The state government is working towards holistic development of all the eight districts of backward Marathwada to create infrastructure for growth of agriculture and industries. “To begin with, the region’s foremost challenge is to tackle drought. All the eight districts have faced drought in the last two years,” said Chief Minister Devendra Fadnavis Saturday during his visit to Aurangabad.
The flagship Jalyukta Shivar project, undertaken aggressively in Marathwada, has helped provide some relief to the farmers.
While announcing that the second phase of Jalyukta Shivar would be pushed on a war-footing in the eight districts, Fadnavis said, “Apart from agriculture, there is huge potential for industrial growth in the districts that will open up greater employment opportunities.”
Marathwada comprises the eight districts of Aurangabad, Beed, Nanded, Latur, Osmanabad, Parbhani and Hingoli. Among the worst drought-hit districts were Latur, Osmanabad, Beed and Parbhani.
The region, which has lagged behind in industrial development, is being given special concessions and opened up to sectors that can generate employment. The region, which has sizeable cotton cultivation, is being provided with textile-related industrial units.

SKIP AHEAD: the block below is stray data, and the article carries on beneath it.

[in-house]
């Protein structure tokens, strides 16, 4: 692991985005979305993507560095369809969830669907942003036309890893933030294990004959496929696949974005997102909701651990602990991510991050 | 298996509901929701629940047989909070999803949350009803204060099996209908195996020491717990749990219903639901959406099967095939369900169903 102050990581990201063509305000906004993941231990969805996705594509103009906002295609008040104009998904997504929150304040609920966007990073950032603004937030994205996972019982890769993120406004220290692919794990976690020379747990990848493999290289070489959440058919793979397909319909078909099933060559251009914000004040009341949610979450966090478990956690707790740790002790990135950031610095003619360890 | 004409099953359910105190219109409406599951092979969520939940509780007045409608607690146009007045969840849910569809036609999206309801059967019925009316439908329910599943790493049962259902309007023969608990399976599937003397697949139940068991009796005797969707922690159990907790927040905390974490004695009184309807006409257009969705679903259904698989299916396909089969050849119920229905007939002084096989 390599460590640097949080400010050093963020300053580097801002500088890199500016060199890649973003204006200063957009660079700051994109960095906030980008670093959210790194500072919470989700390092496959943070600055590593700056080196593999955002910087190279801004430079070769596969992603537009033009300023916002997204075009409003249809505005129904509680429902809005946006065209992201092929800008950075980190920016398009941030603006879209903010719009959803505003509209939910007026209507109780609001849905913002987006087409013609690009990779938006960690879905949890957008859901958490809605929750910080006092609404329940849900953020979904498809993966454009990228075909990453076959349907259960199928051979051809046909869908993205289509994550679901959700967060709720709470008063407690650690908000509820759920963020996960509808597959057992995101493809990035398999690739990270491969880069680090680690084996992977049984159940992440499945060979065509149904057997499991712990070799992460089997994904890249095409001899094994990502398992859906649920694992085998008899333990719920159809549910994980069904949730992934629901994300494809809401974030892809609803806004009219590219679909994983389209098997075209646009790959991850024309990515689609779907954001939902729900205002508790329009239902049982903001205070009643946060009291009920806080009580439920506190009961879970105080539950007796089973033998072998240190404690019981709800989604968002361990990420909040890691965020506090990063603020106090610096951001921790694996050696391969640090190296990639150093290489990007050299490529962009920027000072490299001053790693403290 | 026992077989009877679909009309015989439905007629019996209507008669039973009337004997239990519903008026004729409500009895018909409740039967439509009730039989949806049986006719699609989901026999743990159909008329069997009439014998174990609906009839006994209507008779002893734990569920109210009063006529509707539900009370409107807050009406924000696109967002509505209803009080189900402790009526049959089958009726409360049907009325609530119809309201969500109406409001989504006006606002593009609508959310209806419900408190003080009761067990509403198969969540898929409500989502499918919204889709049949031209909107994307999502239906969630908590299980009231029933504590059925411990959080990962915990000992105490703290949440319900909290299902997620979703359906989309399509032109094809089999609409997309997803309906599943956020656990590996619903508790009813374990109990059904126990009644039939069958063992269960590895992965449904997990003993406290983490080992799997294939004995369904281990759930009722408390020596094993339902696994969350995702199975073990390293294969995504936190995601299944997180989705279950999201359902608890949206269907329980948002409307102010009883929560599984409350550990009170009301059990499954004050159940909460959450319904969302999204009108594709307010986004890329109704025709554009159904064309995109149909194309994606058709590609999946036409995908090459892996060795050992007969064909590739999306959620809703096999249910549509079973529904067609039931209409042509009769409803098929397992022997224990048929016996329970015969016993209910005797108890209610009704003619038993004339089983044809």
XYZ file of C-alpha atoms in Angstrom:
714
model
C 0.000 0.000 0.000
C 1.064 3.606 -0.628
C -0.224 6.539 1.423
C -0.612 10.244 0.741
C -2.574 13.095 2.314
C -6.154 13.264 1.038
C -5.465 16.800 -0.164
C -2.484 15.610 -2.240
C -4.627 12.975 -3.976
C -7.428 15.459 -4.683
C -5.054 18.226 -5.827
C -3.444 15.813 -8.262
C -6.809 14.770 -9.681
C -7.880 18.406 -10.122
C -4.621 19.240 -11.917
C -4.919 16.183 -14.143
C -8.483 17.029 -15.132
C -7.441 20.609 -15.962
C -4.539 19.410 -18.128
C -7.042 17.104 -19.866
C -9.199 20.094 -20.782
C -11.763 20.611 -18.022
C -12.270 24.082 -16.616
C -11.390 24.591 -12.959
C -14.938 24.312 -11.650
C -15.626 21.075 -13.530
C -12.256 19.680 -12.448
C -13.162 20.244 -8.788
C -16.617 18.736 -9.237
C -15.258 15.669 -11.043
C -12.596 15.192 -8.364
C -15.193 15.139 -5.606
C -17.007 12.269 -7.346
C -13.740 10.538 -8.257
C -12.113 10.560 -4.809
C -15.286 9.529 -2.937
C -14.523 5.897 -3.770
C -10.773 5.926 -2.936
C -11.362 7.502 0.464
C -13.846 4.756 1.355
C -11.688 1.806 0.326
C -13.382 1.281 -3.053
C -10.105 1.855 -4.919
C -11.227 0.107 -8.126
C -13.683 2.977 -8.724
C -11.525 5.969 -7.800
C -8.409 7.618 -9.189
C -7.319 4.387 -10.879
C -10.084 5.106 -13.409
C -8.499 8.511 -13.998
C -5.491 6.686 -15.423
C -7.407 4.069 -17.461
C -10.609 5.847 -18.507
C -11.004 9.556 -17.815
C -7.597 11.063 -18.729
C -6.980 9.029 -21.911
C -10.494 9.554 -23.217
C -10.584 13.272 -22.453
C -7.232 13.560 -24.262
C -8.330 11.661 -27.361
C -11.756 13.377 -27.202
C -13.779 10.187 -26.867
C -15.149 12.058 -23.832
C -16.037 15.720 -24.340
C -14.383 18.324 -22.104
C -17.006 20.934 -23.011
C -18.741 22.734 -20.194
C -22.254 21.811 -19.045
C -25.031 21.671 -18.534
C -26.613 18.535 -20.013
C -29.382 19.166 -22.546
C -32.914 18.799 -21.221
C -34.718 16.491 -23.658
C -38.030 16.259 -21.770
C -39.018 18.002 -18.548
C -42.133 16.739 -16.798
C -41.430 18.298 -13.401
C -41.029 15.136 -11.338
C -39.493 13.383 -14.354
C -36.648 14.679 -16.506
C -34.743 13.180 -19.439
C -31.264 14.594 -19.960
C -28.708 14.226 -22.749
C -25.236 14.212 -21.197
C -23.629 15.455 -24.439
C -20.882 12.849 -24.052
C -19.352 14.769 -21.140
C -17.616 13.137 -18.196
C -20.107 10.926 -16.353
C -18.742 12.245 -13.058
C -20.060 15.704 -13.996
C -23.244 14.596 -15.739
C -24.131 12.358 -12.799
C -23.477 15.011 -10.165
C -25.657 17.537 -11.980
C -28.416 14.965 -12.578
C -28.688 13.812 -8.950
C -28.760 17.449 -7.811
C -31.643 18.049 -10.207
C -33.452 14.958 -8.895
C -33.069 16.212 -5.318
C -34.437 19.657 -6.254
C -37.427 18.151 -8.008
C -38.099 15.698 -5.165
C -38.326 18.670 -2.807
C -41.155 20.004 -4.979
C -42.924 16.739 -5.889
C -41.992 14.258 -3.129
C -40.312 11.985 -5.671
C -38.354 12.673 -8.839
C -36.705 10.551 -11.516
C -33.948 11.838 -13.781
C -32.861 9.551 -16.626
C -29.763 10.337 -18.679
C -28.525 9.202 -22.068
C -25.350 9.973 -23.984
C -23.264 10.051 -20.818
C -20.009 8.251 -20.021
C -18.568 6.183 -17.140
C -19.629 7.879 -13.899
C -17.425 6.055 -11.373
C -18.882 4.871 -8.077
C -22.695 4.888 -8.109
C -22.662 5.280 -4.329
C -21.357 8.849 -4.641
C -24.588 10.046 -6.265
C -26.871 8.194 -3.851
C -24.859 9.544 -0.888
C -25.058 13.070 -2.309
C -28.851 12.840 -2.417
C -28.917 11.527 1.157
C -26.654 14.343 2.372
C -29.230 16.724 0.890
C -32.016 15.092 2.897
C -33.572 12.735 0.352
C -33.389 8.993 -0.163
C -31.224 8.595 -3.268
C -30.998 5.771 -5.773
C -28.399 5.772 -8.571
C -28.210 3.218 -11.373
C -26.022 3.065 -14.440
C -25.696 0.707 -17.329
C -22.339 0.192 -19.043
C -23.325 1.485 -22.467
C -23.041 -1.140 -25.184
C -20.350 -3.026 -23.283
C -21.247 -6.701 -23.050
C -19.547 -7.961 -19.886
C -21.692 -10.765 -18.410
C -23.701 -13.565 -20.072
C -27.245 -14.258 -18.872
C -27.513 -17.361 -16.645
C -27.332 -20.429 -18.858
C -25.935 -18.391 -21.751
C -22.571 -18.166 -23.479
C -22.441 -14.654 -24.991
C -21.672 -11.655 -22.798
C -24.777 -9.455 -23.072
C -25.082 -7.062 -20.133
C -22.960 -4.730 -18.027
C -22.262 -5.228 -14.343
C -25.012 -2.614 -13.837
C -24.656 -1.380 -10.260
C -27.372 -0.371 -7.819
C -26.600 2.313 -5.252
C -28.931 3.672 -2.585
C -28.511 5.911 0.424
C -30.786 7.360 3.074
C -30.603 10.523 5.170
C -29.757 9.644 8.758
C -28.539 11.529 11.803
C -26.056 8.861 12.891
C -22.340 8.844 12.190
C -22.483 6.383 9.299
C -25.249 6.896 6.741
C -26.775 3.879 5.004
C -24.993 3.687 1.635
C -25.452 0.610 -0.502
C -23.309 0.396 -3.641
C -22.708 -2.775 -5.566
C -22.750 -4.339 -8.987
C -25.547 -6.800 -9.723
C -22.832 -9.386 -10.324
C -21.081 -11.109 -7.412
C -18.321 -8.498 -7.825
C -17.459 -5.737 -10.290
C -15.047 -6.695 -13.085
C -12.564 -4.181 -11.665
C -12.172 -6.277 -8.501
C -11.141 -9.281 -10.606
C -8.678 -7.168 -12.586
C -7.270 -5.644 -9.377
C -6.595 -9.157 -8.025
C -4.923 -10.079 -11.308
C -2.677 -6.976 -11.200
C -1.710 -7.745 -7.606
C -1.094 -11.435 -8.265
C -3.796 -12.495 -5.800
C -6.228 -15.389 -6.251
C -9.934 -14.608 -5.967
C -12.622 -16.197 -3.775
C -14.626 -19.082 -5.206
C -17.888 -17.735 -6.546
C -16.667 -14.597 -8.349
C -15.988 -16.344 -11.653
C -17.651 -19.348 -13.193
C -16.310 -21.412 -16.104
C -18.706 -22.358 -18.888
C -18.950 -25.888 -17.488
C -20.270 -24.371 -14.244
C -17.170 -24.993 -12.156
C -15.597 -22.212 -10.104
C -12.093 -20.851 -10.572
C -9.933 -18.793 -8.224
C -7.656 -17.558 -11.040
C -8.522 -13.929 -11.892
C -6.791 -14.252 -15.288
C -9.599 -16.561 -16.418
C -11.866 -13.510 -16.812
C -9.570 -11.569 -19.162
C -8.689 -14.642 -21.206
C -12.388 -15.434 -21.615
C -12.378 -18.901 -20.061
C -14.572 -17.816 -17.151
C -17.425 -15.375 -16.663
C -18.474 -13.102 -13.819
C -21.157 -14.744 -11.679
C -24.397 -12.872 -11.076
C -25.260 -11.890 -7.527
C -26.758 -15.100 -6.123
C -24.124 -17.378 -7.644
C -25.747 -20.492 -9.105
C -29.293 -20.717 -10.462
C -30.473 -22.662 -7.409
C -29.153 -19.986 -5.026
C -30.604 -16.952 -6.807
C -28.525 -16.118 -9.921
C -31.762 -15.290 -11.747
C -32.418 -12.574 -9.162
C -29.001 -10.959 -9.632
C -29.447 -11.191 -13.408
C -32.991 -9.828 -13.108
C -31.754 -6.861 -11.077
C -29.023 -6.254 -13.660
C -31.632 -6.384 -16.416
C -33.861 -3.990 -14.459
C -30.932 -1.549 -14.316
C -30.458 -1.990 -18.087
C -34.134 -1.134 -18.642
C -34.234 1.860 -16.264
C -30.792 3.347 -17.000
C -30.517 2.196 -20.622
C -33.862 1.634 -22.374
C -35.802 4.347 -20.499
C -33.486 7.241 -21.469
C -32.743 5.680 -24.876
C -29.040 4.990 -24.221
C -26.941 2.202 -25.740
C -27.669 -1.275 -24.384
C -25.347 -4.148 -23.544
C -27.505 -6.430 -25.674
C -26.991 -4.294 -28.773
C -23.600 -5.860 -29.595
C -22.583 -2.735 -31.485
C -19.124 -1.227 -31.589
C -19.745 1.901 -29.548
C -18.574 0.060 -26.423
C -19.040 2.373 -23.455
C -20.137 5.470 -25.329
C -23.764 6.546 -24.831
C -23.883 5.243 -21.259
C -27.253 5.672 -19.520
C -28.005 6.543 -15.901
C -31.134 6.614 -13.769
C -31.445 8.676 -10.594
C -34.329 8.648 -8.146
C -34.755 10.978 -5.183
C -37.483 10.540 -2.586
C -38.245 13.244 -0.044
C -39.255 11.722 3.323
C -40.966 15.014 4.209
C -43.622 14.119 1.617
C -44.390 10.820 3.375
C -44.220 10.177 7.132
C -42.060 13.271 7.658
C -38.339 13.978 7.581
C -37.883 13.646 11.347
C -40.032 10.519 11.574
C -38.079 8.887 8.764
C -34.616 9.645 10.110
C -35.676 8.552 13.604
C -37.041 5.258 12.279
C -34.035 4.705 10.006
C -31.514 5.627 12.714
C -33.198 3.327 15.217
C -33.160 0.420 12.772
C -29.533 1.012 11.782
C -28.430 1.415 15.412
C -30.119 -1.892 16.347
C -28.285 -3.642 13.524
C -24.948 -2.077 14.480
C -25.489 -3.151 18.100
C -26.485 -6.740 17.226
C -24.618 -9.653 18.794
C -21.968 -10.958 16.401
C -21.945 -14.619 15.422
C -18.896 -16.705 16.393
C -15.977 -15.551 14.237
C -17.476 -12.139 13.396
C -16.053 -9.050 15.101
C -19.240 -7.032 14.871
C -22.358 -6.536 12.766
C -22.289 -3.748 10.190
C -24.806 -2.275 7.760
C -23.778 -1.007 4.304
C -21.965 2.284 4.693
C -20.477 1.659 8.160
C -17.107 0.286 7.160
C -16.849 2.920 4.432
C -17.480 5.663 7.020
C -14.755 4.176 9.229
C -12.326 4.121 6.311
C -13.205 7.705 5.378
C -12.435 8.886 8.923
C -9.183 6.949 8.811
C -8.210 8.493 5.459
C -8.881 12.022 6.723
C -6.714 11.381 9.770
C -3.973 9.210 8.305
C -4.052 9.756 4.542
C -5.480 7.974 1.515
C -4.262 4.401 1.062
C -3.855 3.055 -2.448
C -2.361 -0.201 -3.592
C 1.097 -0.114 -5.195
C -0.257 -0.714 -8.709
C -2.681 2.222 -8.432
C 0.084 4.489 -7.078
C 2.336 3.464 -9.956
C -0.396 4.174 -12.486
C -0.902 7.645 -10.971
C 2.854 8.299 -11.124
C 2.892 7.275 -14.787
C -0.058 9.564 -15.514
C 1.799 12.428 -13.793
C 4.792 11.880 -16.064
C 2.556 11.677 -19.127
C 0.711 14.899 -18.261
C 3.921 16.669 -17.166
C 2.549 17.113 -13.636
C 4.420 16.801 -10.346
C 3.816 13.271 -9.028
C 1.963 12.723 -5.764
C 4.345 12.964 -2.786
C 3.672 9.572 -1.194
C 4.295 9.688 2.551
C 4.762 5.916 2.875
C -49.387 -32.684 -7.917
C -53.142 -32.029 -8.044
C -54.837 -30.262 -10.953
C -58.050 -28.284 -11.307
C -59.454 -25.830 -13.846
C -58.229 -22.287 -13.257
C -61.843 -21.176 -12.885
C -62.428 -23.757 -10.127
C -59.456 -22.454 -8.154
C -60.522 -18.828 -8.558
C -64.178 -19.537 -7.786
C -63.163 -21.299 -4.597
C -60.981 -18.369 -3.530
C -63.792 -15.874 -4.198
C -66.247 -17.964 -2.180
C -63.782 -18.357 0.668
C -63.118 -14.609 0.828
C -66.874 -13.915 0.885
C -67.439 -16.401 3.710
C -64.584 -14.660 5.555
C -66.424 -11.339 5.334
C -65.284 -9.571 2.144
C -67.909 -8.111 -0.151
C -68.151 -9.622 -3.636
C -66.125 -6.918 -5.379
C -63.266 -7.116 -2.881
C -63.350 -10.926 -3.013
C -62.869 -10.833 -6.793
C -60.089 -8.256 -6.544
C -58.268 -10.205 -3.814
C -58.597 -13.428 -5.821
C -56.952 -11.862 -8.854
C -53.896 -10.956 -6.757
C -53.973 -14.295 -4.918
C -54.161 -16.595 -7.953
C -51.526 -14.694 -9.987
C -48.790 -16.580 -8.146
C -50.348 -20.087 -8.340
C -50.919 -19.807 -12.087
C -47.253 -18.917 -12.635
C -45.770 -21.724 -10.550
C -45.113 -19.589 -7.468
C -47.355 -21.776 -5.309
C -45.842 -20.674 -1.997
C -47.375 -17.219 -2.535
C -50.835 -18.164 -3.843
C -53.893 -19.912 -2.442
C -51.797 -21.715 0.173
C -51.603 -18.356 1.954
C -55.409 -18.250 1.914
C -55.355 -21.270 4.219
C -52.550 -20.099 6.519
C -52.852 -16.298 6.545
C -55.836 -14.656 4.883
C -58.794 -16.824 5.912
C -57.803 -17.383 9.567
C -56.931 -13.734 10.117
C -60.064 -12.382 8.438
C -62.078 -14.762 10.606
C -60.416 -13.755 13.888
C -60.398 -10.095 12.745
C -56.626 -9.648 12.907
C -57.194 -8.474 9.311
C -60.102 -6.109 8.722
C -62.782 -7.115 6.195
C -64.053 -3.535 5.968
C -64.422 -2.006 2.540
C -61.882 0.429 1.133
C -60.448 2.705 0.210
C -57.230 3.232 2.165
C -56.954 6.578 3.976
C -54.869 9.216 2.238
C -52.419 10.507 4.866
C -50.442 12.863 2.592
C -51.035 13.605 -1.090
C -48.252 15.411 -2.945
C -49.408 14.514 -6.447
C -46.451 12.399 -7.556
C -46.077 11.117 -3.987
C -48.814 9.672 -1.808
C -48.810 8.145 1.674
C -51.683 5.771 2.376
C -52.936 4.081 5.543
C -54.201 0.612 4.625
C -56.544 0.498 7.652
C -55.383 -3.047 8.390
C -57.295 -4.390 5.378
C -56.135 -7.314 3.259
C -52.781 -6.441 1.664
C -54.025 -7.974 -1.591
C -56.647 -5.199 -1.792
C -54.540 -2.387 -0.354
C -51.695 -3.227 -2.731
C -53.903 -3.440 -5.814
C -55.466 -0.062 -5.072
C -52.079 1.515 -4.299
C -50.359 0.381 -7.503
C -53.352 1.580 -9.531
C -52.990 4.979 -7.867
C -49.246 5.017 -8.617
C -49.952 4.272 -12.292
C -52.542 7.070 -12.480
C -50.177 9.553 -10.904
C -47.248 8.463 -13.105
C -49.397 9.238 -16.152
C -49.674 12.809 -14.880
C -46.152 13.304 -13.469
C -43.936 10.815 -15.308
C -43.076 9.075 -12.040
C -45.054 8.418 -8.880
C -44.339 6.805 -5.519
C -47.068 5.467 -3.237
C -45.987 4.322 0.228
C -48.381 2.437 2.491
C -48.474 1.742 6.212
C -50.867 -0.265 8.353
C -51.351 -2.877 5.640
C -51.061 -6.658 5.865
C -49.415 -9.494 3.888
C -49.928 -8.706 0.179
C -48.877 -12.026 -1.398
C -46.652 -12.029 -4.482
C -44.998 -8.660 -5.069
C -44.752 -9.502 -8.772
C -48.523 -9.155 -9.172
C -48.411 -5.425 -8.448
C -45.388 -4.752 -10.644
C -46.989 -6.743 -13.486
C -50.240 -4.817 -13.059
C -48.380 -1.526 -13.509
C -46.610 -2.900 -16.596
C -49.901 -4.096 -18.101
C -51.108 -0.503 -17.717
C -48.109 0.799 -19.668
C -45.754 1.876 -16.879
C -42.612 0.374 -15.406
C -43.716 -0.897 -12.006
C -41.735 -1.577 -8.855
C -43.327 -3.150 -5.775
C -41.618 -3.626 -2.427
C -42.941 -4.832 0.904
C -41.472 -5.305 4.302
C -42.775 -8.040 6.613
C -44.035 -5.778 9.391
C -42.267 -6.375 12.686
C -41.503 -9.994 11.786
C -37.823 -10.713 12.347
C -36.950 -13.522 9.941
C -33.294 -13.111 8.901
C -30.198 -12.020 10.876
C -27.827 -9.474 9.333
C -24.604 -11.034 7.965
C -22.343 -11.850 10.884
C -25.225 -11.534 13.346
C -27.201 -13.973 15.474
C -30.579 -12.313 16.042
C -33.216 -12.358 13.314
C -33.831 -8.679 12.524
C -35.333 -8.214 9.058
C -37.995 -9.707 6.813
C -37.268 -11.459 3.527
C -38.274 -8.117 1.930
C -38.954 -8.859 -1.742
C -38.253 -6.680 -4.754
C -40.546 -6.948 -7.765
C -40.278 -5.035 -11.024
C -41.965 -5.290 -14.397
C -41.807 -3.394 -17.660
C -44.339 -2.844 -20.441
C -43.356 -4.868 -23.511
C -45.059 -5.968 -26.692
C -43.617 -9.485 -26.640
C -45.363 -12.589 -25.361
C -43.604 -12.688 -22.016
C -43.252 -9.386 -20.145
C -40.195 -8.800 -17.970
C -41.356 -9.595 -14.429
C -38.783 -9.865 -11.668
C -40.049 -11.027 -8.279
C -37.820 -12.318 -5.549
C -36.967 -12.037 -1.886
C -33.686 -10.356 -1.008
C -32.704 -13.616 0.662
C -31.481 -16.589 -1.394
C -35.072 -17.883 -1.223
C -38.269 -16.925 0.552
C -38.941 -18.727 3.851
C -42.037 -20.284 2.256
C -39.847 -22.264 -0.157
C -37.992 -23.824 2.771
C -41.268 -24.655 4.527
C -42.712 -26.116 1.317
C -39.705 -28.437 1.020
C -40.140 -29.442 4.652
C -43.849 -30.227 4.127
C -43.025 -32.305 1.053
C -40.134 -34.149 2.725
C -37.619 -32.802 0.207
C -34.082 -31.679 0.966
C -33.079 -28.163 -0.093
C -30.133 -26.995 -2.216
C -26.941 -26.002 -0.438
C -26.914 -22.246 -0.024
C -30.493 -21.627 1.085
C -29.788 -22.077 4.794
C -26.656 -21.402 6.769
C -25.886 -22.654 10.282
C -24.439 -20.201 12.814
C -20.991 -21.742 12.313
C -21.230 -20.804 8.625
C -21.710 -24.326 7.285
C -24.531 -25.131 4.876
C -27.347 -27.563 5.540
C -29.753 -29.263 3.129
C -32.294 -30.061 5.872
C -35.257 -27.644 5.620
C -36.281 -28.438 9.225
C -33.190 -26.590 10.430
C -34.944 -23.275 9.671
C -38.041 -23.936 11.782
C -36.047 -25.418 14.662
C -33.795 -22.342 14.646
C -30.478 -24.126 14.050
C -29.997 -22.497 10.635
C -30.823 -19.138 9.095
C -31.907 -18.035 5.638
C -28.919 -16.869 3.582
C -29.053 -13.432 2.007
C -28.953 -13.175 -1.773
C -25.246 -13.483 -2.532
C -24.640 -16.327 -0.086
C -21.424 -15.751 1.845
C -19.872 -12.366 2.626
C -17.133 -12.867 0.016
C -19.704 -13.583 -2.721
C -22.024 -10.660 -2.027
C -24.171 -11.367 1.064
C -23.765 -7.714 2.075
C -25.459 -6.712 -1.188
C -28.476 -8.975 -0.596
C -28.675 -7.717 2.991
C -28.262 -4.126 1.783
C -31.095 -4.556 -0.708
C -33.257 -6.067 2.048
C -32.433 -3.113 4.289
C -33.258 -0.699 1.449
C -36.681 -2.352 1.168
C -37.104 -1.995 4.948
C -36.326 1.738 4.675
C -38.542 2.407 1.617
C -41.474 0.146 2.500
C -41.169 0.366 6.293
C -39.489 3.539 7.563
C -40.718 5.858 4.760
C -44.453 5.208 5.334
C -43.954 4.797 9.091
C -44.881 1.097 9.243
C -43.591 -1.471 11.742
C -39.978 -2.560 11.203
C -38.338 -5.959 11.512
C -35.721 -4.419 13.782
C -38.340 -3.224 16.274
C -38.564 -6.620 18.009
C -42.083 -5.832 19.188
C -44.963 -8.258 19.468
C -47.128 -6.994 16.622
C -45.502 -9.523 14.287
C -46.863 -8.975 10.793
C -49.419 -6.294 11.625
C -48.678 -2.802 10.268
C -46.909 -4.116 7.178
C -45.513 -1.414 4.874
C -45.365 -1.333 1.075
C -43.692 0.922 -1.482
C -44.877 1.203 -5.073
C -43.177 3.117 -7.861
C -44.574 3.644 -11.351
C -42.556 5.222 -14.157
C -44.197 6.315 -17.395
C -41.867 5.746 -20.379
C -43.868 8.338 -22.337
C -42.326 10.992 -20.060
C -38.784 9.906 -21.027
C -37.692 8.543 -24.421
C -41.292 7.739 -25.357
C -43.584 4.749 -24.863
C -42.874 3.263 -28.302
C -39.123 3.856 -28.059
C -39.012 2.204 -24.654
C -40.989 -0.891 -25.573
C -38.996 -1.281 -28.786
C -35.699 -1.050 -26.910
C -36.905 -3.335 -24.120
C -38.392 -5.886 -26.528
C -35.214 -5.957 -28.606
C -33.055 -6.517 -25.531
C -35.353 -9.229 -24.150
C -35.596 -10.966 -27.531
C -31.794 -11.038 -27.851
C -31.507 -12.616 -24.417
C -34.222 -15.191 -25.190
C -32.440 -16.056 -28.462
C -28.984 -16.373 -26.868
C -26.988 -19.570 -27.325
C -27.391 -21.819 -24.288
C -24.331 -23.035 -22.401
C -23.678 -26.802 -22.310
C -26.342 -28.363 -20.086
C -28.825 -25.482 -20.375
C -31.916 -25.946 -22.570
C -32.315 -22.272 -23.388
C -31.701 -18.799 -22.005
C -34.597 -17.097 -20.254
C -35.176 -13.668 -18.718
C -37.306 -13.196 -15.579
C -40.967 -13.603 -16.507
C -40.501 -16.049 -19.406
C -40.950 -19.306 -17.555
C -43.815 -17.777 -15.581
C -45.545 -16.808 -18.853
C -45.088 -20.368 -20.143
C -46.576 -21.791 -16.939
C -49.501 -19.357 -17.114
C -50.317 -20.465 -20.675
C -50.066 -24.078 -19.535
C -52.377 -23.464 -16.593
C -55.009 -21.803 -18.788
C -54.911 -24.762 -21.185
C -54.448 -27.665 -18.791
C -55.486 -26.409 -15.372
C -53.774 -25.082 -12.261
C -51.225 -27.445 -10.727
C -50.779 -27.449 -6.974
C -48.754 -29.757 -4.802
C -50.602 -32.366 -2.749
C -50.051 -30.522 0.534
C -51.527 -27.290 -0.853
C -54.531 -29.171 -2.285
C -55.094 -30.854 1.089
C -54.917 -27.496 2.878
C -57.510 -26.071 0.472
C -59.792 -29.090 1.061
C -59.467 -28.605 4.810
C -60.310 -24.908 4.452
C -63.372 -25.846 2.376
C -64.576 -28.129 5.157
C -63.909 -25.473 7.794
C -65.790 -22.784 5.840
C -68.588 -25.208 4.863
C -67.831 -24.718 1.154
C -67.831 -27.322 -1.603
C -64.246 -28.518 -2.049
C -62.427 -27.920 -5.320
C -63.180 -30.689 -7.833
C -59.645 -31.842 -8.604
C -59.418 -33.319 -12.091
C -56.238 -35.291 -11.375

While initiating measures for tackling drought, the government has already banned new sugar mills in the region. Farm experts are being roped in to guide farmers look for alternative crop patterns with less investments and higher returns.
This year, the government has promoted “tur” cultivation, which has huge demand across the country and outside. Inter-cropping and horticulture too are being pushed to help farmers. In addition, the government has taken up dairy development in Marathwada, which can be an alternative source of livelihood especially when crop fails due to poor rains.
The government believes water conservation projects in the next two years would help build infrastructure that could make agriculture more lucrative. Farm ponds and wells can serve as water storage facilities and help farmers cultivate at least one crop in hard times.